again. It’s very difficult to write
here [in London] – we had a small
flat and it was incredibly noisy. We
decided to rent somewhere in
France and we loved it, so we
bought the farmhouse. Very
cheap, very lovely, very quiet. We
go off on trips and then go back
there to write.
AL: It makes the whole thing less
stressful for is. It’s an exhausting
process as well, mentally
emotionally and physically and
you need time to be able to
recharge. We did a whole series of
stories back to back, for a long
period of time … We went through
Kashmir, India, Pakistan, Sri
Lanka, where we were with the
Tamil Tigers, we were going from
story to story to story …
CSC: And we were writing a book.
AL: Yes, our first book, the jade
book, Stone of Heaven, and we
got to the end of that and we had
to do this horrendous journey to
get to the jade mines, which
turned into an ordeal in itself. I felt
like I was suffering from posttraumatic
stress …I know that
sounds like a grand thing to say …
CSC: No, it doesn’t – you ran out
AL: I had – I’d run out of juice and
so had you.
CSC: You are the one that runs
out of steam, especially when
you’re doing a lot of writing as
well. I find when I get to a certain
stage, I’ve got nothing left to say. I
don’t want to write for a while.
8: How has having a baby
affected your work?
CSC: We lump work together a
lot; we were in Asia for four
months this year so we based
ourselves in Thailand, where we
lived before, found a house, found
a nanny, and once it’s all set up,
we went off on some separate
trips, some together …
AL: It’s the only way to make it
work, so we each get a fair share.
When we were in Washington we
hired a flat, went on to mums.net,
found the right person, then we
could get on. We have to work a
lot harder to make it work now,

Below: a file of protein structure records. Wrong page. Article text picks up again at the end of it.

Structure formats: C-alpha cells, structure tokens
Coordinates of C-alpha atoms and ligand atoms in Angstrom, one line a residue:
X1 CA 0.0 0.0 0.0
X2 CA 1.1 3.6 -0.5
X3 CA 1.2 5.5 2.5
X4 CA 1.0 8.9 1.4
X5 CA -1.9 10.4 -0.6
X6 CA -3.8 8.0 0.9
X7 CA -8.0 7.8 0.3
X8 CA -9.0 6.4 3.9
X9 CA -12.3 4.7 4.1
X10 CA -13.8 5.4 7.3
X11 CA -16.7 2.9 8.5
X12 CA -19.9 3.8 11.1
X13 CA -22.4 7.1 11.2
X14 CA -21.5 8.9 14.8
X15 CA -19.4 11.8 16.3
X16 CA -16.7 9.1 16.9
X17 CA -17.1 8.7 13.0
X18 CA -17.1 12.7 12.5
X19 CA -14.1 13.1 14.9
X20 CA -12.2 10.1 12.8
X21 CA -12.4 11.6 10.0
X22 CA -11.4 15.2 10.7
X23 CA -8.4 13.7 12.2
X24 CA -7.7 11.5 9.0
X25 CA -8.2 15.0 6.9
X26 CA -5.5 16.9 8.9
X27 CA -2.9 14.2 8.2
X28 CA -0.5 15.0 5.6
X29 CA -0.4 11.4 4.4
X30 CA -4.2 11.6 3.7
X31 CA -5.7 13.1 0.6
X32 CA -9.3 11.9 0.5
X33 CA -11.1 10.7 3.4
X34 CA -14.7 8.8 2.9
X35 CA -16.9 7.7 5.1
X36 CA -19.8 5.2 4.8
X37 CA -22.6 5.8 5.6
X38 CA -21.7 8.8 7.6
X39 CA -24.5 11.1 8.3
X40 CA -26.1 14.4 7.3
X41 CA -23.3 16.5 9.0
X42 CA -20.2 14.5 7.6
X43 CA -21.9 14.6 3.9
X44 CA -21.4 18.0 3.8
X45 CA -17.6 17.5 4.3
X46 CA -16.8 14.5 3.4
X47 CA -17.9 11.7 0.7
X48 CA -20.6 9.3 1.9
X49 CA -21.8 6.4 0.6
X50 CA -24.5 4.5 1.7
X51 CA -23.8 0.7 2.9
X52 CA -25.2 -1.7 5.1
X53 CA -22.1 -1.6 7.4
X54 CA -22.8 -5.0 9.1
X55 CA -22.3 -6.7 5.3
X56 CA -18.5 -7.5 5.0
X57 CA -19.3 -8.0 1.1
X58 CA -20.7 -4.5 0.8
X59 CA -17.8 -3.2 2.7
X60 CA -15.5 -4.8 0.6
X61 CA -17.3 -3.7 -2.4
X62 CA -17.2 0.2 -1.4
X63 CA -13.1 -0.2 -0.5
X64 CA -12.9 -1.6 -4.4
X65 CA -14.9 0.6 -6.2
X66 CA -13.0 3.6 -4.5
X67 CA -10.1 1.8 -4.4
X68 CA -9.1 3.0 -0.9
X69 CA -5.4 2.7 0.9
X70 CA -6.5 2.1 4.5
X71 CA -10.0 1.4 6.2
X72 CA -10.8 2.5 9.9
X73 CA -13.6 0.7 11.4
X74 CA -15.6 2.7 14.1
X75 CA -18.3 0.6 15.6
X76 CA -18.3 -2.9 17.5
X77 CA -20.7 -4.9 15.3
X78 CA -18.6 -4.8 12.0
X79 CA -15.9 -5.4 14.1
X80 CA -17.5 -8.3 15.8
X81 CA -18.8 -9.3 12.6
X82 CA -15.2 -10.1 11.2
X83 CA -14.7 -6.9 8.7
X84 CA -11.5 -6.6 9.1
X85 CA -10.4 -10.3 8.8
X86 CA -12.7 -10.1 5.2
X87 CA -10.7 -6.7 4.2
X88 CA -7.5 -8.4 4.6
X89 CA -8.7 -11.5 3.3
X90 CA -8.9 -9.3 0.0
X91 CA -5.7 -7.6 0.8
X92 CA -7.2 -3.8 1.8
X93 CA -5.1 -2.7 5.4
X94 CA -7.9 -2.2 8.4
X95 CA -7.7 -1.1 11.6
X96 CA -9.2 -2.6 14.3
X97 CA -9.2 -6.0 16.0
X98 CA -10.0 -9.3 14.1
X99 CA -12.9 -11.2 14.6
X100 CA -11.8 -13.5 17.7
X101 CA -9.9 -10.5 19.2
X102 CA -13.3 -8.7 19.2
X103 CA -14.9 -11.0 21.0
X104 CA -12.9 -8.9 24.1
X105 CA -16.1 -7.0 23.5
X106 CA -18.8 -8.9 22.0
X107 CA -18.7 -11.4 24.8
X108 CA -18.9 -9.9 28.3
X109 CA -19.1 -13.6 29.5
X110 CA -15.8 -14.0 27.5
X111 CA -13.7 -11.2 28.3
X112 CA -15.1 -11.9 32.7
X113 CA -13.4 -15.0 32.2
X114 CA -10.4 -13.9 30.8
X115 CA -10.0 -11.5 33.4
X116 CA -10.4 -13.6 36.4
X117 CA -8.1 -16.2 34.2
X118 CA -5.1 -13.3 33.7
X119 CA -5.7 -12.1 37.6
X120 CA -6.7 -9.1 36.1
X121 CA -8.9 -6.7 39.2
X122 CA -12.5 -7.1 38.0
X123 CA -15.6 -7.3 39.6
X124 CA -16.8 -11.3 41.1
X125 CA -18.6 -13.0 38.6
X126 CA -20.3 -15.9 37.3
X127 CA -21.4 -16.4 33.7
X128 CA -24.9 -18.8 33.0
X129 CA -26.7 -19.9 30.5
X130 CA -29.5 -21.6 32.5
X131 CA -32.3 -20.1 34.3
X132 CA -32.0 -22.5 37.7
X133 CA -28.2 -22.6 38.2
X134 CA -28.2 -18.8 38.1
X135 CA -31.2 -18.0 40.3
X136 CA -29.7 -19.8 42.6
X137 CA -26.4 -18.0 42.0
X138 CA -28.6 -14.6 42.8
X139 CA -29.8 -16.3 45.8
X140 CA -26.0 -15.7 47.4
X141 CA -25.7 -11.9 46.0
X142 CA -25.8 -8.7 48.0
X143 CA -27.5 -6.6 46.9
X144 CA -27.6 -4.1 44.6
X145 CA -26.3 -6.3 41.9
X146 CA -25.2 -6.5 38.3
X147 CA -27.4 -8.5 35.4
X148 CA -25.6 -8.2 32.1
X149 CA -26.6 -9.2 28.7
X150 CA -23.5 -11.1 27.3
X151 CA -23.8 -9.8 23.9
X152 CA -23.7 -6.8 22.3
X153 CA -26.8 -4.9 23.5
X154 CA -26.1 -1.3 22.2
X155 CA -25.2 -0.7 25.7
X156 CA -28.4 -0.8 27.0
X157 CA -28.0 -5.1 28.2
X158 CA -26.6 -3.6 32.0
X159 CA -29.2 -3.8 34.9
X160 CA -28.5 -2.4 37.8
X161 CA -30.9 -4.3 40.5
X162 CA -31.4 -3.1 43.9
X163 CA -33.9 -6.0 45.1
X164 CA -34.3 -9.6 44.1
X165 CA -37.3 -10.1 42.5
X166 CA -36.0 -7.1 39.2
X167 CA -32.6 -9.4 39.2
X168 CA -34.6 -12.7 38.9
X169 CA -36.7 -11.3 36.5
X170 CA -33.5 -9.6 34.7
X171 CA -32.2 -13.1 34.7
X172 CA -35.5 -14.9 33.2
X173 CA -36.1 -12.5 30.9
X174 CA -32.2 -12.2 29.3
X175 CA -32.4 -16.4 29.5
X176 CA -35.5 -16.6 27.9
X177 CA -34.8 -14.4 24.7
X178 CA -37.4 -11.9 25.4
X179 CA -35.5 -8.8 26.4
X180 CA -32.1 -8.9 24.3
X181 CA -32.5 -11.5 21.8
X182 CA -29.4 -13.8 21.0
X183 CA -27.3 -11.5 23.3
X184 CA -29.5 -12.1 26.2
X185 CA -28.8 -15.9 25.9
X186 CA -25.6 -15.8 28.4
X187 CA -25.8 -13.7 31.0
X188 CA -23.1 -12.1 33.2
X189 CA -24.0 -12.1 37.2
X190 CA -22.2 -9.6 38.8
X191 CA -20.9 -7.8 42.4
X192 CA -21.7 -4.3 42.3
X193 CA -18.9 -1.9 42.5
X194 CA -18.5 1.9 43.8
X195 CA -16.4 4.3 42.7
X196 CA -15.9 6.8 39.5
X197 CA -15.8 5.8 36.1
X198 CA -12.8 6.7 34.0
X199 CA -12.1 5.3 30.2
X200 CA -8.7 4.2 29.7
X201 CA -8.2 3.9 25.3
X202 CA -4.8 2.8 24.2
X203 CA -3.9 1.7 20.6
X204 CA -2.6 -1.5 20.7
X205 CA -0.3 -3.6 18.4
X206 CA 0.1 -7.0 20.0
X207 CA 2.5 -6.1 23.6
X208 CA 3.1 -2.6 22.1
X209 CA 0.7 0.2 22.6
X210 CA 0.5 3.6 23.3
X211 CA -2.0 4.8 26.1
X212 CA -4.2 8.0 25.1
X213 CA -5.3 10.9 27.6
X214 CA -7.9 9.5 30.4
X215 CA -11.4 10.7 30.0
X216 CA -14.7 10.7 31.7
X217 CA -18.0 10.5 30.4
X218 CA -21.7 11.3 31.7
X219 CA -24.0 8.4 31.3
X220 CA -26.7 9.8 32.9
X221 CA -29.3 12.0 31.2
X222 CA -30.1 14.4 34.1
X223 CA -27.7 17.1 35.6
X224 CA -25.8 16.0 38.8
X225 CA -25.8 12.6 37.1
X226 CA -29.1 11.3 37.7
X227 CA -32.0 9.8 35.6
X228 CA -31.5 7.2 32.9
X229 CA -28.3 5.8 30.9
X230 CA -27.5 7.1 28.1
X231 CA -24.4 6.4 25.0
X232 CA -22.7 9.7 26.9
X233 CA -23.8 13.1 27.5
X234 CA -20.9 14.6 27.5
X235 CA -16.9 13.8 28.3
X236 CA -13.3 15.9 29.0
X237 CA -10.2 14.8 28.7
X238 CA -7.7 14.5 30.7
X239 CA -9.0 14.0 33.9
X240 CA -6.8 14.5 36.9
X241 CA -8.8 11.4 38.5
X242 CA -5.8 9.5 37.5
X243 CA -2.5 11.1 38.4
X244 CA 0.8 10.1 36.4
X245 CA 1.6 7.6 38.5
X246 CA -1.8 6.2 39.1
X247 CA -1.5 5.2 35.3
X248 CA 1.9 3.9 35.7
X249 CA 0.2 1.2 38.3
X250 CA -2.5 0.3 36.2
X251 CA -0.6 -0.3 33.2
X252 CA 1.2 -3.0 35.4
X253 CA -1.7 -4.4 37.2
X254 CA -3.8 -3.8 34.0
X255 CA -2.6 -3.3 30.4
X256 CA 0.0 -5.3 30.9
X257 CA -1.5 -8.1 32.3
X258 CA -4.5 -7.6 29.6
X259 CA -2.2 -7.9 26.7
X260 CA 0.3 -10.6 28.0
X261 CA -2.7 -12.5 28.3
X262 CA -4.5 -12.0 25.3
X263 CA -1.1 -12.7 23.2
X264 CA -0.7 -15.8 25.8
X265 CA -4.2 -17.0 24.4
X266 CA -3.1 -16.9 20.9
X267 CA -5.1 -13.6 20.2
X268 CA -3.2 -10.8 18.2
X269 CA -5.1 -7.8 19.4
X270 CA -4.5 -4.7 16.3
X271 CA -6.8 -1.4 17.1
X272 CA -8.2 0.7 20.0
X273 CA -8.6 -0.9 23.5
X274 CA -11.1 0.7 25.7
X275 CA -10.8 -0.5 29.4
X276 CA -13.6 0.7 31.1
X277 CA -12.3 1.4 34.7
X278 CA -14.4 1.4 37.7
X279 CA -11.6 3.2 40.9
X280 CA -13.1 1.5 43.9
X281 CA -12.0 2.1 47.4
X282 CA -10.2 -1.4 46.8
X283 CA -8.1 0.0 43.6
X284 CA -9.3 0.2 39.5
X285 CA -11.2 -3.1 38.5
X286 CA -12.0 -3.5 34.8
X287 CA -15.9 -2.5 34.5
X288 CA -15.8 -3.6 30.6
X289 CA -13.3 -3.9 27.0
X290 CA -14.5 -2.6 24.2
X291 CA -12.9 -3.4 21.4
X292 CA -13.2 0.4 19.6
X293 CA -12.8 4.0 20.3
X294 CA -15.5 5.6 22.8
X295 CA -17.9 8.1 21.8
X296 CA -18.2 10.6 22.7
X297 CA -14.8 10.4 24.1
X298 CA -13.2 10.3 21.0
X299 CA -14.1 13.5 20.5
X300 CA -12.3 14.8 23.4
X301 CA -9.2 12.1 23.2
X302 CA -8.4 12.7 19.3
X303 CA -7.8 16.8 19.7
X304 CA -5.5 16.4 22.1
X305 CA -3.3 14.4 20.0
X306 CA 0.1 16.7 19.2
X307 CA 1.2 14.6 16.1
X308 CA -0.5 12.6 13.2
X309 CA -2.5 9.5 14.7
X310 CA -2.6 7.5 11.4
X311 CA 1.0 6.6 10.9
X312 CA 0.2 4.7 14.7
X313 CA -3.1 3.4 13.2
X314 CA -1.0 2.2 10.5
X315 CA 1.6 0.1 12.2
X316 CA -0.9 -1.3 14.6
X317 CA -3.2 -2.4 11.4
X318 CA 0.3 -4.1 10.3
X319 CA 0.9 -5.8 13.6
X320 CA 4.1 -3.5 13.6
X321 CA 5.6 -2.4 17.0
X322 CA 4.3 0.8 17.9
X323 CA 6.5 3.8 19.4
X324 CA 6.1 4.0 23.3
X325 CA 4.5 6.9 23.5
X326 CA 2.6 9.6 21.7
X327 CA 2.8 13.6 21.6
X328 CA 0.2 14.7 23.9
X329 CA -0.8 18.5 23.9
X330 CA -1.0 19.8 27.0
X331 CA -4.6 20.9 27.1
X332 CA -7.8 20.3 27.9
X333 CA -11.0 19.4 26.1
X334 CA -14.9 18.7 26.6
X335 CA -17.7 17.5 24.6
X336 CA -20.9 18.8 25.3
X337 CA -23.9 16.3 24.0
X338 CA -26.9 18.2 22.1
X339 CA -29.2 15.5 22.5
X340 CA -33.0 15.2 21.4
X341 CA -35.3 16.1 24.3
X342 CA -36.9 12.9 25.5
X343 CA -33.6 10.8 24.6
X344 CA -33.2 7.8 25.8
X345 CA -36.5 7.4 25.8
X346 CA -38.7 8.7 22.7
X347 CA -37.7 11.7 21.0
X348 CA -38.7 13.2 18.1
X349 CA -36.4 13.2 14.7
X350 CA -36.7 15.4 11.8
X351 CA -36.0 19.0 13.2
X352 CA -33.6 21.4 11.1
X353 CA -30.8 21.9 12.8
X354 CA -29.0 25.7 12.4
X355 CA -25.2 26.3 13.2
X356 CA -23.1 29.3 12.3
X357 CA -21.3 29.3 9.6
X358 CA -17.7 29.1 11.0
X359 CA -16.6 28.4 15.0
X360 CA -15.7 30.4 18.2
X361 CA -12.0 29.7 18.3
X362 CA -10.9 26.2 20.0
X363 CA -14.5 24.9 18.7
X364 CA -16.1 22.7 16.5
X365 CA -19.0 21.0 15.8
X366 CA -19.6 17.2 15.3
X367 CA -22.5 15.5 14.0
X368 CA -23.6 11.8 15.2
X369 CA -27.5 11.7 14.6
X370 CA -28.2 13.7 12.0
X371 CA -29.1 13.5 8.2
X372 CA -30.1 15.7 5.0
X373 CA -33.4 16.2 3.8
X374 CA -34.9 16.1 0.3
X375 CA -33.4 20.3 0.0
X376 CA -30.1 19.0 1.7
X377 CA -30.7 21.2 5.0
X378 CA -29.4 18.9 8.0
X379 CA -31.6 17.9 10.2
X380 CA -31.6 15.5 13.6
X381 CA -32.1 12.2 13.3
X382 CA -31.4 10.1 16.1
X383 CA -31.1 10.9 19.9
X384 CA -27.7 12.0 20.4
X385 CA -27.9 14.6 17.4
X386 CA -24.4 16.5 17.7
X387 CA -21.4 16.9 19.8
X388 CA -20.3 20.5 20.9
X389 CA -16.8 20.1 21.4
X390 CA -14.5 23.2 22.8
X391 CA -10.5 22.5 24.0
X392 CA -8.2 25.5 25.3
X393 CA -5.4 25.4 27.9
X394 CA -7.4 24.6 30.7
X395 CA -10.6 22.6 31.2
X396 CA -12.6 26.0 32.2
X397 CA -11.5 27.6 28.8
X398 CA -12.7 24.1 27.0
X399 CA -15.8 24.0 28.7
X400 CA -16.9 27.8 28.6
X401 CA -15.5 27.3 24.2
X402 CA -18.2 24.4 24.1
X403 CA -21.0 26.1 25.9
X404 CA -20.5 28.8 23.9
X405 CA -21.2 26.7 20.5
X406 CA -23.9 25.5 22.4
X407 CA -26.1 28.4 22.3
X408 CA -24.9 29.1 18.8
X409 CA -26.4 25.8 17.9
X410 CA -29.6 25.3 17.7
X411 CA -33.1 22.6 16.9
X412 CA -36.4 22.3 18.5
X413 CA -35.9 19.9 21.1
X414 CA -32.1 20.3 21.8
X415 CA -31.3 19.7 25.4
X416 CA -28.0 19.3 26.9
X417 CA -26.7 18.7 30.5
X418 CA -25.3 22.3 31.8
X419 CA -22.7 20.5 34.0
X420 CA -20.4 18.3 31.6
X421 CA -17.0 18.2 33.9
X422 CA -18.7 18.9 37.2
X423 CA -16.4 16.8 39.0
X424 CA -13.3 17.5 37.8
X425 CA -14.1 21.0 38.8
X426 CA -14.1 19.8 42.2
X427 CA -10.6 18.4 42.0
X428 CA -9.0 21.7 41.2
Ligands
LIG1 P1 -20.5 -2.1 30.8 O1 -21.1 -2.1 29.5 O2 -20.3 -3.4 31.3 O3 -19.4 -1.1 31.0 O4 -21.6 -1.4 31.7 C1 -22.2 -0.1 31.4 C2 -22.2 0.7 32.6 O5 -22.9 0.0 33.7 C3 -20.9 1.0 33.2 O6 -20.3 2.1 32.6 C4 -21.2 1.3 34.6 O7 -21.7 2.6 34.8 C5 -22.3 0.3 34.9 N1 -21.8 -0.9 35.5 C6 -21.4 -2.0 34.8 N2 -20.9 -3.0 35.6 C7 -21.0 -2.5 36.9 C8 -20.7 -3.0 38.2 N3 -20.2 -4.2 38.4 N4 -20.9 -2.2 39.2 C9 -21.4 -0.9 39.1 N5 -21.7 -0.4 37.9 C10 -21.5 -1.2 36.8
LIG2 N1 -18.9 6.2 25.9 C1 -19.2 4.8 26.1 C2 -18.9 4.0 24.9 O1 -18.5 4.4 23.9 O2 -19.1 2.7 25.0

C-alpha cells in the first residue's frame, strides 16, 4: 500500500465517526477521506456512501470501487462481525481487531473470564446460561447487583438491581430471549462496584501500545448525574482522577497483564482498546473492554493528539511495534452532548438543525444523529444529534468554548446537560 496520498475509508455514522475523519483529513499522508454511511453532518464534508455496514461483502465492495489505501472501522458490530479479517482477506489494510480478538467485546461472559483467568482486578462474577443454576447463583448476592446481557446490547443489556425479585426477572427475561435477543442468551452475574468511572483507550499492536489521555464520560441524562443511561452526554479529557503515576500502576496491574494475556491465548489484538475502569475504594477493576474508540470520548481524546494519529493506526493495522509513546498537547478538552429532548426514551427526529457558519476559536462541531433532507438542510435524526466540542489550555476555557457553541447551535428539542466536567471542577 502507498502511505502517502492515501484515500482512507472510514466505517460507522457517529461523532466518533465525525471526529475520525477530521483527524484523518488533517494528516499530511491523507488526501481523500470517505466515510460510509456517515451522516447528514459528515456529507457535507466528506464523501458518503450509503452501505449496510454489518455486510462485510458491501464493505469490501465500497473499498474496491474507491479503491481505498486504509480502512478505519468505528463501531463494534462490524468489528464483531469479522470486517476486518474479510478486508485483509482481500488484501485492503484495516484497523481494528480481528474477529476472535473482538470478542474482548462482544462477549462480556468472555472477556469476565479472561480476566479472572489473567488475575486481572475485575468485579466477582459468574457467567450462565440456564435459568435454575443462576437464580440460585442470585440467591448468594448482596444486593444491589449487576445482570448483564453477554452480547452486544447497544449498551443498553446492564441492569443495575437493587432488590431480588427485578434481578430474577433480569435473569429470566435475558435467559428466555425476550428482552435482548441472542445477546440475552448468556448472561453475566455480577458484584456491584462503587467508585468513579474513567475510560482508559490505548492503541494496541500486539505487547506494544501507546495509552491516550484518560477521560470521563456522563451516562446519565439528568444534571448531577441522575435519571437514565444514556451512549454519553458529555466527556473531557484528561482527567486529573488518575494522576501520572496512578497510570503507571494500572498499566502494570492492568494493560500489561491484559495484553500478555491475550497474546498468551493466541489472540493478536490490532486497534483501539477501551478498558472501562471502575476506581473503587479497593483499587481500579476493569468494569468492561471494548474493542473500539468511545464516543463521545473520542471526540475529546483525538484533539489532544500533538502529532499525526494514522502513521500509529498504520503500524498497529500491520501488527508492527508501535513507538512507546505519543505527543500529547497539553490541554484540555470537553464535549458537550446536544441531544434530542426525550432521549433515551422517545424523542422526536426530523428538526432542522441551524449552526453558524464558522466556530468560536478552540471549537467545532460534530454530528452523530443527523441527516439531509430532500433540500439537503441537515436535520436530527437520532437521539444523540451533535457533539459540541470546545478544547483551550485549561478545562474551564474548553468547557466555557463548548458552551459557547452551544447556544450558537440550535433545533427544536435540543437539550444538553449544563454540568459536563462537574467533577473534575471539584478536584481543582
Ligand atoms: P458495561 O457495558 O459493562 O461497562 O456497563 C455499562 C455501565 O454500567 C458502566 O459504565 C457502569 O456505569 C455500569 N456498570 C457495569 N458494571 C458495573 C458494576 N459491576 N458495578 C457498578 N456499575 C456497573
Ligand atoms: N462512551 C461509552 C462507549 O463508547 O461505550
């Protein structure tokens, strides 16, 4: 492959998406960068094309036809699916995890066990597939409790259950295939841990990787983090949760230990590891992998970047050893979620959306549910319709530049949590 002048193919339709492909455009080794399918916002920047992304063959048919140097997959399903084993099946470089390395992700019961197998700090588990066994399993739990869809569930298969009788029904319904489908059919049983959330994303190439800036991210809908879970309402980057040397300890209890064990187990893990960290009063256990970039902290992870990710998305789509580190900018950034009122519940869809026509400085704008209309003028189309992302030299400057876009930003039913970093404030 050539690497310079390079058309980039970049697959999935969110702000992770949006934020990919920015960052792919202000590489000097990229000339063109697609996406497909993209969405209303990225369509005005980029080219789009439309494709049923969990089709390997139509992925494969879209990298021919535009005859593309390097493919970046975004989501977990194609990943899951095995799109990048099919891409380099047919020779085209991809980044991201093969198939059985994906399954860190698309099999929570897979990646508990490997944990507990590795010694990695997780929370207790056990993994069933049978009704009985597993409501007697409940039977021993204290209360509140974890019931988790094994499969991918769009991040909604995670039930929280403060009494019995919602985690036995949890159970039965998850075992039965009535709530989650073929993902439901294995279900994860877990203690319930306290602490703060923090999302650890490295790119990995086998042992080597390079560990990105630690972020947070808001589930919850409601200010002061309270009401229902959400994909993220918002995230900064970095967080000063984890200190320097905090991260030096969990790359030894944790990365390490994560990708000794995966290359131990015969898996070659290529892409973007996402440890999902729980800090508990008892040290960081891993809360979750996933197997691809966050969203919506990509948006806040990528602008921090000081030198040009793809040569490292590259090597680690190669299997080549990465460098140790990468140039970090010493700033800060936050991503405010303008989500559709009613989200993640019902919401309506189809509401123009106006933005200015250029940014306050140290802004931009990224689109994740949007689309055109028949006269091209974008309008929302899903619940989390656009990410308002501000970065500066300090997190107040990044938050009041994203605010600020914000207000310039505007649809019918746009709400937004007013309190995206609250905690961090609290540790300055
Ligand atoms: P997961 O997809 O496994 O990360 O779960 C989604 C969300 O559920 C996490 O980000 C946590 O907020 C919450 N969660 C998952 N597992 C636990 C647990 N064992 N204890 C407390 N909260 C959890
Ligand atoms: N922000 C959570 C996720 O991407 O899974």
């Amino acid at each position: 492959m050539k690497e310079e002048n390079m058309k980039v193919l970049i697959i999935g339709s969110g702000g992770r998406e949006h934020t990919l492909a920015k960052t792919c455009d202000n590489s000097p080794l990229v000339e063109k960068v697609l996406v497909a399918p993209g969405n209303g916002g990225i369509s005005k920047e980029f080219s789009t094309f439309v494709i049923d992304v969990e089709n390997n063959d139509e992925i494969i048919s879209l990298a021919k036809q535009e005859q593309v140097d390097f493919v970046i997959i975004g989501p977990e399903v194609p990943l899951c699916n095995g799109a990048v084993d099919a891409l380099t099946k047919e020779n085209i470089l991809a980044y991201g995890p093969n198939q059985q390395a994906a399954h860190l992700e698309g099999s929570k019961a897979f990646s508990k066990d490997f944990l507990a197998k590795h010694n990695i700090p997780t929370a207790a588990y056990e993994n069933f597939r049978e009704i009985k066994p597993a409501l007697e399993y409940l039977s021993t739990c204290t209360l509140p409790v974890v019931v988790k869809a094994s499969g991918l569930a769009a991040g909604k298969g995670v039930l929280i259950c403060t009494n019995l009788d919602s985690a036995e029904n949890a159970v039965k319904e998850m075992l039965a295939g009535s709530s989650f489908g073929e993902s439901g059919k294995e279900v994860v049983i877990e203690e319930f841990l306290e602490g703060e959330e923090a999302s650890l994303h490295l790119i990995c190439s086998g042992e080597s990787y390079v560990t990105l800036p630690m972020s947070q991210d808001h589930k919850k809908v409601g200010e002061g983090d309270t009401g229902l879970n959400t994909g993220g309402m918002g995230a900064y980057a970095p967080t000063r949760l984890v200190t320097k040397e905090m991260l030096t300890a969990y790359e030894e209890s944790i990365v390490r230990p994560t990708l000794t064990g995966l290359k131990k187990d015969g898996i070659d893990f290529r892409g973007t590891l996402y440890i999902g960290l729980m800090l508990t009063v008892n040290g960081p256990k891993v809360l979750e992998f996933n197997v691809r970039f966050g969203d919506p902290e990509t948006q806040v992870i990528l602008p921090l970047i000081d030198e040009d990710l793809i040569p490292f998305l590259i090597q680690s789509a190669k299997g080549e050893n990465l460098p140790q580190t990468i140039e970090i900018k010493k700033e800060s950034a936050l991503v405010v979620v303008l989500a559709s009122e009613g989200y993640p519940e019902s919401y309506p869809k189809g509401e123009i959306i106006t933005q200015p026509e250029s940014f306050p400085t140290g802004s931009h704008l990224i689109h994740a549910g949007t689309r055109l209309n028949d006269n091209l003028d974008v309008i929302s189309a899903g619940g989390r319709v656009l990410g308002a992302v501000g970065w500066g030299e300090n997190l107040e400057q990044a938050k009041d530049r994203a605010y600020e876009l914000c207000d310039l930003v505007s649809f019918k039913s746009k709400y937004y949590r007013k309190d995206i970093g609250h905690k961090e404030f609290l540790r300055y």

but it’s worth it.
CSC: We’d much rather take him
AL: We get to see loads of him –
it’s lovely! And also, in the preschool
years we have the luxury of
being able to dip in and out. He
knows a bit of Thai, in France he’s
picked up a bit of French – he’s
getting good, got a little accent …
8: You don’t normally put
yourselves at the centre of stories
– but there was a story about
family heritage, about homelands
and timelines, which illustrated so
well how, if you spend time talking
you can find things out …
AL: That was a whole weird thing.
Usually we don’t write about
ourselves – ever …
CSC: It’s not very interesting
AL: … but that story was
interesting – the balance of the
story changed, and out of it came
something more interesting. It
was my grandmother talking
about being forced to leave her
home in Nove Zamky [near
Budapest] in 1939 with such
haste that all she could take with
her was a diamond, sewn into the
lining of her dress. She should
have sailed for Bombay but the
ship was diverted to England,
where Anna, her husband Miklos,
and their new baby (my Aunt
Veronica) were ushered down the
gangplank at Tilbury Docks…
CSC: Your family is interesting
because they’ve come further,
they’ve travelled. My mum’s side
of the family have always been in